The statistics for 2014-2015, that I could google read like this:
– Between 2014 and 2015 the robbery victims fell by 9% to 8966 victims. (8966 victims too many, but still…)
– Unlawful entry with intent increased by 1% to 2637 victims, while motor vehicle theft increased by 3% to 1432 victims and other theft, increased by 5% to 23,364. (Looks like a gear lock may be a good idea in future?)
Domestic Violence is increasing as well
– Sadly, there was an increase in family and domestic violence, by 7% to 7464 victims. (I still remember how a dad went and stabbed his little boy to death on the cricket field in front of his mates, just to spite the mum. Or how a loving father just snapped and committed family murder and killed himself afterwards. It happens, and not only to the Aussies. I could tell you horror stories of what happens to some of my fellow expats in their homes. But then… that is also not news to many of you, as you are living it at the moment.)
– Female victims of sexual assault increased by 8% and just as sad was that women between the ages of 0-19 years made up for half of this number. (Yes, it is becoming less and less safe for women to go walking alone at night. There has been horrific cases of women being killed within a 100 metres from their homes. Teach your wives and daughters to be aware of their surroundings and always travel in groups.)
Murders in Australia – 238 for 2014
– In 2014, 238 people were reported murdered. This means that only 1 in every 100,000 people are murdered, 61% are men, with men between 35-44 years being the majority of victims. Two out of three murders happened at residential locations and the weapon of choice was a knife (remember that gun laws are very strict here after the Port Arthur massacre.) And here comes the good news – 77% of these investigations were finalised within 30 days! The police got the guilty party within 30 days of the murder taking place.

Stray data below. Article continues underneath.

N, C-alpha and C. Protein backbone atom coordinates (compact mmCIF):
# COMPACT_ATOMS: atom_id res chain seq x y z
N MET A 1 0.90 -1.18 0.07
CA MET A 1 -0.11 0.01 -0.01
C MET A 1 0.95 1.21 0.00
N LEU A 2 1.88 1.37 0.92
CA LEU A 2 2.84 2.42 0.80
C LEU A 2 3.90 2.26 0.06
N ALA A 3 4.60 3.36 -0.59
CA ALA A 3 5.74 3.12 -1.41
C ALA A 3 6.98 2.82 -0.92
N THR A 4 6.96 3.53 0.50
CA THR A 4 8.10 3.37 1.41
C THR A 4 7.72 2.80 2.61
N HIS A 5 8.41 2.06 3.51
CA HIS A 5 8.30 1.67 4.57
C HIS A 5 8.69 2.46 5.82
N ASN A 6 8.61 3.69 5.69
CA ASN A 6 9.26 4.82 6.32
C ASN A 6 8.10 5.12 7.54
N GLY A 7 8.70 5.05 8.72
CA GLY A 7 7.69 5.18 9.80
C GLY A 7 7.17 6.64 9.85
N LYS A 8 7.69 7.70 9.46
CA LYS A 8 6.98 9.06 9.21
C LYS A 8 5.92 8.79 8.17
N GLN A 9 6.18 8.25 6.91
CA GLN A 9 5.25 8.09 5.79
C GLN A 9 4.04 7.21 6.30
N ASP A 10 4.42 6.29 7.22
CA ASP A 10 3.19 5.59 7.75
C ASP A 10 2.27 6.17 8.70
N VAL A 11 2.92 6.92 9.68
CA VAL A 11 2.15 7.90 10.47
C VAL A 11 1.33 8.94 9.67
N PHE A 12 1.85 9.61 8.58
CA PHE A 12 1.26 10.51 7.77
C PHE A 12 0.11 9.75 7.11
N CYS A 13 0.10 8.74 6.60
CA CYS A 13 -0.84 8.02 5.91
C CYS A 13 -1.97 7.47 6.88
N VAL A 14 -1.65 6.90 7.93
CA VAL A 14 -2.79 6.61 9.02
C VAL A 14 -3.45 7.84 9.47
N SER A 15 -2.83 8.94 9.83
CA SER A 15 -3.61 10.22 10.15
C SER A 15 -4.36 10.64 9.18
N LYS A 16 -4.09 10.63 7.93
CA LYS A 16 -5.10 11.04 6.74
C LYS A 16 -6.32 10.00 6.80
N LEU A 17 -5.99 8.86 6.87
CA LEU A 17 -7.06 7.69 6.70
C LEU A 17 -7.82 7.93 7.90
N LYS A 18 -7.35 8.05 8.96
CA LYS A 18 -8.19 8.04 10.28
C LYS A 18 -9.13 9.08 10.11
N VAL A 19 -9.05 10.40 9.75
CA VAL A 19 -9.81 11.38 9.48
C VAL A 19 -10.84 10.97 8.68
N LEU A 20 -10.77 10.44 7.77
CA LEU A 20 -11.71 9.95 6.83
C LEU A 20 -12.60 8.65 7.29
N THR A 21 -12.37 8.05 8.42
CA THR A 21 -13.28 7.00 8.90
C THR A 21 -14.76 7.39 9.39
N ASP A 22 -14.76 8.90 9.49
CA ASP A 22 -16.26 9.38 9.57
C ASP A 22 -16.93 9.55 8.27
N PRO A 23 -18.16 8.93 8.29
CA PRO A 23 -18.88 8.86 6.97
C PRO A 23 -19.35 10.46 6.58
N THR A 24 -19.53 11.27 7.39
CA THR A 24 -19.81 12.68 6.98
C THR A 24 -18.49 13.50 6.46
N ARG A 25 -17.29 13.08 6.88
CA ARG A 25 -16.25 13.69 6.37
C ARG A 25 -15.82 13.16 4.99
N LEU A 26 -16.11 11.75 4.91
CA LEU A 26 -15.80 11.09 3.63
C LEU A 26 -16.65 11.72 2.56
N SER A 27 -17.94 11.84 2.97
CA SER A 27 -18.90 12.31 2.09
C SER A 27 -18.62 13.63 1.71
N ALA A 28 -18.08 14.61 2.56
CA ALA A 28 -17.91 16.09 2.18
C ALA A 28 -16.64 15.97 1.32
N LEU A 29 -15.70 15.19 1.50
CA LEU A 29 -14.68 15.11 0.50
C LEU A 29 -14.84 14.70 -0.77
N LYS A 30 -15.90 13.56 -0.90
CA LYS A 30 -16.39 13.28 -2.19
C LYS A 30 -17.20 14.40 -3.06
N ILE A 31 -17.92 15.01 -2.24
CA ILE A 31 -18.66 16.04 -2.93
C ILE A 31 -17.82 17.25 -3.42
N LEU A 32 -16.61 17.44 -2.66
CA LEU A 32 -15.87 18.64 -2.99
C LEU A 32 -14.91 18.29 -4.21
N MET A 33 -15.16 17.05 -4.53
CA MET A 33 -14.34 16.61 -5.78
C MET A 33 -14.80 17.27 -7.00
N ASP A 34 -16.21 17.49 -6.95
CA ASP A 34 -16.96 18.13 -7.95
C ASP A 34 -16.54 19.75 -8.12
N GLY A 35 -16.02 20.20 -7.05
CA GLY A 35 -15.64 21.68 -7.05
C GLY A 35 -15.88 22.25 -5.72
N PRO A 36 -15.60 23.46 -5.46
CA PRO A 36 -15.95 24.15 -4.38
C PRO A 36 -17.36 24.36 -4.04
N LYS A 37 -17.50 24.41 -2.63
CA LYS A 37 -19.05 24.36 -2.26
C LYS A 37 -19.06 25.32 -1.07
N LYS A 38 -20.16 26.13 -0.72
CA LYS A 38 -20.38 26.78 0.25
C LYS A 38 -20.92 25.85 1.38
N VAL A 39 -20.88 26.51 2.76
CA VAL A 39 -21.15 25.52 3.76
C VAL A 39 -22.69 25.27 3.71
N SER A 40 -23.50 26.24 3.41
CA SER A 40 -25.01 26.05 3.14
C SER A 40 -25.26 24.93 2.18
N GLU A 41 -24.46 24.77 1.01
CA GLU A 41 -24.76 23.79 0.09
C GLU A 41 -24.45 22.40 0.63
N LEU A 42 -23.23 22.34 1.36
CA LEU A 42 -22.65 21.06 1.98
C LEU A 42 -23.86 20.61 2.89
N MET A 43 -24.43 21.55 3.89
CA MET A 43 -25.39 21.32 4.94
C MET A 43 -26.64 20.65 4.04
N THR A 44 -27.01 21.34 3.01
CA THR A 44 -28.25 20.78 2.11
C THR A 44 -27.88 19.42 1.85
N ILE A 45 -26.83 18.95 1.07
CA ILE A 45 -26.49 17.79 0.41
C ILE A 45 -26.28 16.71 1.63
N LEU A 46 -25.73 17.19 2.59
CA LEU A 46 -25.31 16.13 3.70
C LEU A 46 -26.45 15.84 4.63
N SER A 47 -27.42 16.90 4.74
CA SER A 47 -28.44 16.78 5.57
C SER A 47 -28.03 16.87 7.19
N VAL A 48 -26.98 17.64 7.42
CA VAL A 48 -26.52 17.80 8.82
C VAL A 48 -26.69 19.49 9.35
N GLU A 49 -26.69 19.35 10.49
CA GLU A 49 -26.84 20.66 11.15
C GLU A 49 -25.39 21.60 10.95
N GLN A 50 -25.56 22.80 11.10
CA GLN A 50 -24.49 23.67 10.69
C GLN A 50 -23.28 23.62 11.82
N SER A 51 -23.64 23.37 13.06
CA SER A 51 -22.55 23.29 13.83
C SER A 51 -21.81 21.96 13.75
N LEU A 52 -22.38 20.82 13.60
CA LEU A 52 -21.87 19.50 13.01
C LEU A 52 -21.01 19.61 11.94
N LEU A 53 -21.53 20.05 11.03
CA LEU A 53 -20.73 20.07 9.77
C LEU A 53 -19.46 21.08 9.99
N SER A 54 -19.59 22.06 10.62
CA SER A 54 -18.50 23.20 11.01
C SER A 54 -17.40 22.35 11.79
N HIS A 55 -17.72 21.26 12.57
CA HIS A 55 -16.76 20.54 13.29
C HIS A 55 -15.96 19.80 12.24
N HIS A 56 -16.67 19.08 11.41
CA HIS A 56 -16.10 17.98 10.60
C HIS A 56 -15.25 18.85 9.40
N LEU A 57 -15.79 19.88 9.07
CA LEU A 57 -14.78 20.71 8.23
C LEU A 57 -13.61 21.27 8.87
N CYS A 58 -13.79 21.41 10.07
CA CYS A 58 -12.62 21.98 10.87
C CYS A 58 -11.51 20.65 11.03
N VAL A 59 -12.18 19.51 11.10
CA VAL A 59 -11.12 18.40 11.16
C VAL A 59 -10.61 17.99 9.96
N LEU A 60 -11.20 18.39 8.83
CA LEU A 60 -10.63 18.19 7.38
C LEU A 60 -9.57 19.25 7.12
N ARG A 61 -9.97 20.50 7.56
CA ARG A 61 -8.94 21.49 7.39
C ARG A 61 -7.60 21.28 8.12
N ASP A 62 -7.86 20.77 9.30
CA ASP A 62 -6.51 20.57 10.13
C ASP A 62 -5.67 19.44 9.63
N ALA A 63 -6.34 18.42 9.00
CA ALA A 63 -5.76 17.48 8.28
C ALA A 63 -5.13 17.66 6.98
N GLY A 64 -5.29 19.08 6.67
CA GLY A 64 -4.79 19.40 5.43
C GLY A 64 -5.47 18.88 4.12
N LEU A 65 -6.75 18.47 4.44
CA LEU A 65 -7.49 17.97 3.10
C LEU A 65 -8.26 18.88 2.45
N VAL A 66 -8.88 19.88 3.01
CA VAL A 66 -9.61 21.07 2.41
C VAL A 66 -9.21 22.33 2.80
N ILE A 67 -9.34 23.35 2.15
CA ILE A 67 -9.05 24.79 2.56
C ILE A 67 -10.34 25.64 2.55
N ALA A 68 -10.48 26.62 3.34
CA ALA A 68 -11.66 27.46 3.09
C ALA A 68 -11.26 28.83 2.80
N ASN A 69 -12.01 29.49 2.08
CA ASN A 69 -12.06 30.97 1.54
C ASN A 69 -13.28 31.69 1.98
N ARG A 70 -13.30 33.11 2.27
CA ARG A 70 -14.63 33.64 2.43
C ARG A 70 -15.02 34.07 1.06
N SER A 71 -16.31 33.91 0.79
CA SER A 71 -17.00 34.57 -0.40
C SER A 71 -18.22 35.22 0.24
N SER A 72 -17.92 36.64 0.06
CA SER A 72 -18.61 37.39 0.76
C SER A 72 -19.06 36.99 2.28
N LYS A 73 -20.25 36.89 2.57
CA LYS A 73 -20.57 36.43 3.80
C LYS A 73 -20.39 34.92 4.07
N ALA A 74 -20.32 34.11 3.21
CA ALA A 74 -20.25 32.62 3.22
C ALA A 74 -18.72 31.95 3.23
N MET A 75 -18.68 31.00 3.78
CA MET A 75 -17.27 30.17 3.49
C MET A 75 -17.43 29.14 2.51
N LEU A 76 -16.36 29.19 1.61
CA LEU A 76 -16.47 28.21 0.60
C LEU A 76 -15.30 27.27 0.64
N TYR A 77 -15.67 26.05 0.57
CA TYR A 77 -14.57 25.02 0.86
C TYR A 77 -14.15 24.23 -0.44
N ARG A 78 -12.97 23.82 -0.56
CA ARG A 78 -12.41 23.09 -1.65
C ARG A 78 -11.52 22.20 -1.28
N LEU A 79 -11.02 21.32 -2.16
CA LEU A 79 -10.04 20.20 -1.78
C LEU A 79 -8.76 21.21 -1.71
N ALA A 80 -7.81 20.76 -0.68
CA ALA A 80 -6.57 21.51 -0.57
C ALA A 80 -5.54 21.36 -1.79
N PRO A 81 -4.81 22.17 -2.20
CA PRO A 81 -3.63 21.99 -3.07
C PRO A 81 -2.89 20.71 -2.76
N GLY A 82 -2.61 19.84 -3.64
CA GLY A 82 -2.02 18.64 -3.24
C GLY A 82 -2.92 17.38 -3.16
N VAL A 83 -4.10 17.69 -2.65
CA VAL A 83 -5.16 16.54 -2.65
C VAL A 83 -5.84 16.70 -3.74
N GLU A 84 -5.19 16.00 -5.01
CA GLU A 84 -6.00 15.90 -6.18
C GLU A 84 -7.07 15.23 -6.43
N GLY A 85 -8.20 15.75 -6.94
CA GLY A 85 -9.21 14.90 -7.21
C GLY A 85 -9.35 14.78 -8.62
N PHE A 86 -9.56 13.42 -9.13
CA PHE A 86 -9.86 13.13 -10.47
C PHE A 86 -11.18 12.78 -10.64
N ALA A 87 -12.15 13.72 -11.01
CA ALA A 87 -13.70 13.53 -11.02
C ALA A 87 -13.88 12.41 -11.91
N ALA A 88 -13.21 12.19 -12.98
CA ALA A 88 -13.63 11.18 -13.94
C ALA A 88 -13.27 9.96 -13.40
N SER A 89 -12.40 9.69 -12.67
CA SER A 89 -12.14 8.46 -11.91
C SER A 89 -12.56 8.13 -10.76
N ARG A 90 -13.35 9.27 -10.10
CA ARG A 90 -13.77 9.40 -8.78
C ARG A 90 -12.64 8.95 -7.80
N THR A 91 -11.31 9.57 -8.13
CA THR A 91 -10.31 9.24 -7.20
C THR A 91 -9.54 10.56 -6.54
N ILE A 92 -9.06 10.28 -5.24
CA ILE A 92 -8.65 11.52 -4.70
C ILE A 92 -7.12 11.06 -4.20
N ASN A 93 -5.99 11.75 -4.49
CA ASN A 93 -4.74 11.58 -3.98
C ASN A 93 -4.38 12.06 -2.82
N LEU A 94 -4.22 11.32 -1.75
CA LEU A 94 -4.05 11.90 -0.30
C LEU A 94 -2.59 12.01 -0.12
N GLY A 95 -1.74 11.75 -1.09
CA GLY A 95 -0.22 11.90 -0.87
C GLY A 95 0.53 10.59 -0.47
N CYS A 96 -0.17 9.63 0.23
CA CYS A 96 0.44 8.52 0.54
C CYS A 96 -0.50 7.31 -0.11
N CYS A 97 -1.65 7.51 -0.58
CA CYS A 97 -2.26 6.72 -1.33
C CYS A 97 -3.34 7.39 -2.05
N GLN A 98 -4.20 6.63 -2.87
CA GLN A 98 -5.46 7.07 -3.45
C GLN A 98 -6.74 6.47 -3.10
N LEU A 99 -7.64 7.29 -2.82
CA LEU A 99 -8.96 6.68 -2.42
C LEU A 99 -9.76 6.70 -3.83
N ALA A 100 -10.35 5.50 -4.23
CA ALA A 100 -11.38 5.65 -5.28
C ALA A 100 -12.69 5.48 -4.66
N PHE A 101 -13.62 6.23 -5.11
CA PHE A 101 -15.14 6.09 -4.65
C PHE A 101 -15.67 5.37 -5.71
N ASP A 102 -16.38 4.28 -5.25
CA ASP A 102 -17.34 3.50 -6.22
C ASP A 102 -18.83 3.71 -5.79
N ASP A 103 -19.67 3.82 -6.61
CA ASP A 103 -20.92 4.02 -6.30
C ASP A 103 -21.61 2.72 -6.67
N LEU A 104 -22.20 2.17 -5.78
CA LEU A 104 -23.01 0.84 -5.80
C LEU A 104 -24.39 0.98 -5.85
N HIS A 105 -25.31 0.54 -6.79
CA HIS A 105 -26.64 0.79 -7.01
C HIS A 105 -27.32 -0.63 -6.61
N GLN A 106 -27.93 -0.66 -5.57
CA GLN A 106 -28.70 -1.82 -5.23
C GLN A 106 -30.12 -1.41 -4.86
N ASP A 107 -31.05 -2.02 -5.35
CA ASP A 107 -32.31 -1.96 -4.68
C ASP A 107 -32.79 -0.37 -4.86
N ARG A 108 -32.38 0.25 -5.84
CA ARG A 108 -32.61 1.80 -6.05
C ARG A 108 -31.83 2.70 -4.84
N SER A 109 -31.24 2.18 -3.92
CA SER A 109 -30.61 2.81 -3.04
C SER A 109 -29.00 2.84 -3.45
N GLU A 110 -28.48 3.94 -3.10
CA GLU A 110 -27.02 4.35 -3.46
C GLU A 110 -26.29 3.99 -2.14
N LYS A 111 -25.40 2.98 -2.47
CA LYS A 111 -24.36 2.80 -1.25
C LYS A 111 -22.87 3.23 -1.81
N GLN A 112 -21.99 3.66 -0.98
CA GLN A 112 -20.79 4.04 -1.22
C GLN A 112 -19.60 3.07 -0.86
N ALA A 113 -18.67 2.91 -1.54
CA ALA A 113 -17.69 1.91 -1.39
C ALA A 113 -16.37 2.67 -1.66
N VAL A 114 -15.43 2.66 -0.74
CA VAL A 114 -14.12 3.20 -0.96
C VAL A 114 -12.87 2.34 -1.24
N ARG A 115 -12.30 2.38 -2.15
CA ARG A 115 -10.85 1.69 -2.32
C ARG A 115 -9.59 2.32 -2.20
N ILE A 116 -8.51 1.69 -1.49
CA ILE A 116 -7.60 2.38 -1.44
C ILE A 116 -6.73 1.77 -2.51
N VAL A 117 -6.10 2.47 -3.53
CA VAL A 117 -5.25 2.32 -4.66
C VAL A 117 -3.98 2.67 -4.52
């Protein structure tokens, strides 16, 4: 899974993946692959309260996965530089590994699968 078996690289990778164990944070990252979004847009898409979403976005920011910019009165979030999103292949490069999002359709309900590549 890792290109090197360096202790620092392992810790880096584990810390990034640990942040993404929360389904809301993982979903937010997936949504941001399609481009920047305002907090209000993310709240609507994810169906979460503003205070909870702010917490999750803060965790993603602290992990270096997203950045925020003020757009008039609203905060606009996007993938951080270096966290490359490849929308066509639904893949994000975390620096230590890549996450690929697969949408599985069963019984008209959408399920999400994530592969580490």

The newest statistics that I could get for 2015-2016 looked like this:
– There are almost 19 million people in Australia aged over 15 and of these 462,200 experienced at least one physical assault. 543,500 were threatened with physical assault and 70,600 experienced at least one robbery.
– 77,400 was sexually assaulted at least once.
– 4.8% of households suffered malicious property damage.
– 2.9% households experienced motor theft and 2.5 households had a break in to their home, garage or shed.
So there you have it. Australia is the lucky country (nanny state maybe, but the lucky country when it comes to crime.)
Yes, there is an increase in crime, but to you coming from a south land where these figures seem like Utopia, it will seem as if there is no crime. This does not give you carte blanche to be flippant about your own safety and security. Trust your gut. Be vigilant. Don’t go looking for trouble.
However, you should be safe and you should feel safe most of the time as well.
And if you want to snort when you arrive here and you hear someone who’s been residing in Australia for a while, say, “Is it just me, or is crime getting more,” remember that we have become accustomed to the Aussie way of life, just as you will, and hopefully one day you will wake up and think the same. Because your normal now, is actually quite abnormal.
See ya soon mate,